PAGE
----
So double wins for Bon Grimes and Johnny Mowlem, who, aside from the weather, had nothing to trouble them in the FF Corse Ferrari 458 Challenge and were able to run their own textbook race. Adam Shepherd proved an admirable deputy in the #285 Team Hard Ginetta G55, complementing Darron Lewis’s assertive performance to finish second overall, on the same lap as the winner, and claiming Class 3 honours, while the Black Mamba pairing of Chris Papageorgiou and Jayde Kruger are proving to be serious contenders in their G55; they came home third overall, ahead of the Porsche 997 Mark and Peter Cunningham – Mark did a phenomenal opening stint from the back of the grid, and Peter’s pace in the closing stages ensured that, even had the race gone it’s full distance, the following KTM X-Bow Coupe of Mike McCollum and Sean Cooper would have been held at bay. Ross Wylie’s stupendous progress was thwarted, first by the extended Safety Car period, then by the sudden curtailment, and sixth place overall barely tells the story of the effort and skill he called on to reach that place. The two other Team Hard Ginettas didn’t figure in the top positions, the Rudd/Barley car finishing seventh (and claiming third-in-class points), while teenagers Angus Dudley and Callum Hawkins-Roe’s pit stop to fix accident damage pushed them down to 10th overall. Splitting the Team Hard cars were the Moss Motorsport BMW 1M, with Scot Adam and Mike Moss unable to repeat their Donington form, and the Murphy/Glew Aston.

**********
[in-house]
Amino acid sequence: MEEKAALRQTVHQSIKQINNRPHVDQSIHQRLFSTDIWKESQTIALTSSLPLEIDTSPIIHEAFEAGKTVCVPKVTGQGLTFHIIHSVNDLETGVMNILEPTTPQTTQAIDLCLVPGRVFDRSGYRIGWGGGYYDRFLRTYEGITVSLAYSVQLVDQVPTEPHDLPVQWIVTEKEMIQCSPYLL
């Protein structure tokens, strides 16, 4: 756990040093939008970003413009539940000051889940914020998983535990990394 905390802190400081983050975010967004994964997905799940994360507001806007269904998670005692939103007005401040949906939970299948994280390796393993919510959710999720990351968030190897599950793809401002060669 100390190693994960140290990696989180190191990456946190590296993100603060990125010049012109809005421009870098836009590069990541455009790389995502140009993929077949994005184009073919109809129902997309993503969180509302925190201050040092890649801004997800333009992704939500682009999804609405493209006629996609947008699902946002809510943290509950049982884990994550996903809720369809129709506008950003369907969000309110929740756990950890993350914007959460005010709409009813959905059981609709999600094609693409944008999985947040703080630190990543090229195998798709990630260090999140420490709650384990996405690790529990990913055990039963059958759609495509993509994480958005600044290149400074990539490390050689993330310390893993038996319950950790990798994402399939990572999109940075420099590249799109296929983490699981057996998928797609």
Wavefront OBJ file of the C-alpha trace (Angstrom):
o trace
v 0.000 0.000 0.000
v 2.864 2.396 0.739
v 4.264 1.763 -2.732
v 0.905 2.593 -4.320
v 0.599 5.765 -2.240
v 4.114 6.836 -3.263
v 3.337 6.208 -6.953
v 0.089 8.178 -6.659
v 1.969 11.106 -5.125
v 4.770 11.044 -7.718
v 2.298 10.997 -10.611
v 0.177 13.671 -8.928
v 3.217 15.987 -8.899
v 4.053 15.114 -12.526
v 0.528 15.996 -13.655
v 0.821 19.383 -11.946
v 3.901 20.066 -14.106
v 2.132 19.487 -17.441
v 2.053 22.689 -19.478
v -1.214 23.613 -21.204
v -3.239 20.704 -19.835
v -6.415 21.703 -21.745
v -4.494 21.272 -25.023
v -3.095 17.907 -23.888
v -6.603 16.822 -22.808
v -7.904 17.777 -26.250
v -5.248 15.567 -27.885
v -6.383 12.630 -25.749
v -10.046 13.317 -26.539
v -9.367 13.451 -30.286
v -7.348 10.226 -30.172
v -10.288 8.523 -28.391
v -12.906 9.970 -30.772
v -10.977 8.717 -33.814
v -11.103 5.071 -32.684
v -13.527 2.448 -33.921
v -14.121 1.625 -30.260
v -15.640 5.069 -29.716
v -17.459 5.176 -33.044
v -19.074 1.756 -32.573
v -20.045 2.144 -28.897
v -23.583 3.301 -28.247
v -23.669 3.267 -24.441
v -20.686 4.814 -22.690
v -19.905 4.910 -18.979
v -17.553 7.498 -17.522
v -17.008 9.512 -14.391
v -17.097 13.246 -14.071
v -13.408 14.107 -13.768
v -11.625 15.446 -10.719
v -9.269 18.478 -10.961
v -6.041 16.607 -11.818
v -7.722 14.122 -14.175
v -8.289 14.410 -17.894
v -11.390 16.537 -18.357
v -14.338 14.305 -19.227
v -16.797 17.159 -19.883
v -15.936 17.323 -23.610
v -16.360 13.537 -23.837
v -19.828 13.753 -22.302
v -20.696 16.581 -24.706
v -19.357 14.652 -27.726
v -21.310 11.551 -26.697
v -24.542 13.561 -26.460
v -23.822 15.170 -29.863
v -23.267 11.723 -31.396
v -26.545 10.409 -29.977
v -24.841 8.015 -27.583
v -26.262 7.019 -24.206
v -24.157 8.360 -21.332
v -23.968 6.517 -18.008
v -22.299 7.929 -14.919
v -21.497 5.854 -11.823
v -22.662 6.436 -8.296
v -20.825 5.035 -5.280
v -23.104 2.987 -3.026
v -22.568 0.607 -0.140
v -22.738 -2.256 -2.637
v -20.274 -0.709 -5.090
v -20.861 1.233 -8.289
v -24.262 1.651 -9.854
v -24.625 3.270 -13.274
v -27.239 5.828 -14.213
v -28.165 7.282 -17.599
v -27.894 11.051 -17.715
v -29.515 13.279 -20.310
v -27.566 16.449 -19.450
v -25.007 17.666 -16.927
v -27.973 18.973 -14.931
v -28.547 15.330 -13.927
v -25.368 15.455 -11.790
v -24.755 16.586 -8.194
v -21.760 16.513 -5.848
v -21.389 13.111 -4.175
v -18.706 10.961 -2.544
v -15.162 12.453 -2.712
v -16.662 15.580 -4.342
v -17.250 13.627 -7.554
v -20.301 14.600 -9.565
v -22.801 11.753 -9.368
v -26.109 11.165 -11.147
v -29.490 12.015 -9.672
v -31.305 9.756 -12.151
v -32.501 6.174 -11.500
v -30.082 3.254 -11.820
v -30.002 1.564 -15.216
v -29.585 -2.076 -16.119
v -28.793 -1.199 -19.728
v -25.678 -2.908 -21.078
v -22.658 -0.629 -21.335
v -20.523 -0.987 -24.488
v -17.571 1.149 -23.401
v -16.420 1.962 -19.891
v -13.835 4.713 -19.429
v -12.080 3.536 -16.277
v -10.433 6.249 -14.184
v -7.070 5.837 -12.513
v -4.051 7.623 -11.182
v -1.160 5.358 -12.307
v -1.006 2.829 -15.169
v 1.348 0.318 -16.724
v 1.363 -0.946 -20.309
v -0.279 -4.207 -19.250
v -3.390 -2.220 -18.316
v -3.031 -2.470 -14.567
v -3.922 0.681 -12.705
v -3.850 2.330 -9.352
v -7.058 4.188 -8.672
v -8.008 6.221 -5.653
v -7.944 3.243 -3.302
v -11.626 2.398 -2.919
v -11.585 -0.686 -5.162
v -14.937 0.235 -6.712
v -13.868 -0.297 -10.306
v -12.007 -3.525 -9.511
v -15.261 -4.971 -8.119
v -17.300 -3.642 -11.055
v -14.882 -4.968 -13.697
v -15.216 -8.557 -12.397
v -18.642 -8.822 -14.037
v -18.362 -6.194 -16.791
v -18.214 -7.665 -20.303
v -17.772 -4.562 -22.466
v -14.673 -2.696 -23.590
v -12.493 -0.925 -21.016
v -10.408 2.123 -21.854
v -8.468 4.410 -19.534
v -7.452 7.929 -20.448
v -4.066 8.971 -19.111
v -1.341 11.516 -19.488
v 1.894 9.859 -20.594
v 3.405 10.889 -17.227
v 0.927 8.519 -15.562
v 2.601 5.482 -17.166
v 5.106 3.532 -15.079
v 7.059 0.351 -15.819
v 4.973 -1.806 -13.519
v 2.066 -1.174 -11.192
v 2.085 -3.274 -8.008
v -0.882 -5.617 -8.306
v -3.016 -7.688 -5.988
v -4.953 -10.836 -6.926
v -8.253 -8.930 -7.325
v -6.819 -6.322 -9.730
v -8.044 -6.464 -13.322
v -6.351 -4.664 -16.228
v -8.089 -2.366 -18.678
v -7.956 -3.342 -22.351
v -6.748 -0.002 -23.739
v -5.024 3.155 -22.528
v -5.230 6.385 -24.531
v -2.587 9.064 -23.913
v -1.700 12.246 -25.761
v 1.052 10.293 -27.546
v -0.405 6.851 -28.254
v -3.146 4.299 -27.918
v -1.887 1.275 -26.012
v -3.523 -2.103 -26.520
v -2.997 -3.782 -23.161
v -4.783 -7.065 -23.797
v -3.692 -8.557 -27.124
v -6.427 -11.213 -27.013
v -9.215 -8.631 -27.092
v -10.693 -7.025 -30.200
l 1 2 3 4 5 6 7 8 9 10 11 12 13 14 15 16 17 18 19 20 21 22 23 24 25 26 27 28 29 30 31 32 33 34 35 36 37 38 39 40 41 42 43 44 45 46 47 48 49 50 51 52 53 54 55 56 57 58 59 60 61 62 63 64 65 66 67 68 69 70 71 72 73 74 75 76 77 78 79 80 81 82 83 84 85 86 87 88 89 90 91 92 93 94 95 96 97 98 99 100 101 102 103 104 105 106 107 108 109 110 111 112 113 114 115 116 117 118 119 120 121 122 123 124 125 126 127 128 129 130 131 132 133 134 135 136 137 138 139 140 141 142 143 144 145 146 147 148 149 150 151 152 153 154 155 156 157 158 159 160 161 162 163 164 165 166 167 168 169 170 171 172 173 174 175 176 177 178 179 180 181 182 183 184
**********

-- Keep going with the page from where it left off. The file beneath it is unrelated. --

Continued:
The MJC-Furlonger Ferrari hangs on to its tenuous lead in the championship, but its close at the top – given the scattergun scoring of the Team Hard trio, this could go down to the wire.

Results, Race 2 – Sprint:
1st – #98 Igoe/Wilcox – Porsche 991 GT3 Cup – JMH Automotive
2nd – #15 Moore/Hall – Ginetta G50 – Tockwith Motorsport
3rd – #95 Taylor/Walker – Seat TCR – Maximum Group

Results, Race 2 – Endurance:
1st – #5 Grimes/Mowlem – Ferrari 458 Challenge – ff Corse
2nd – #285 Lewis/Shepherd – Ginetta G55 GT4 – Team HARD Racing
3rd – #22 Papageorgio/Kruget – Ginetta G55 GT4 – Black Mamba Racing  By Steve Wood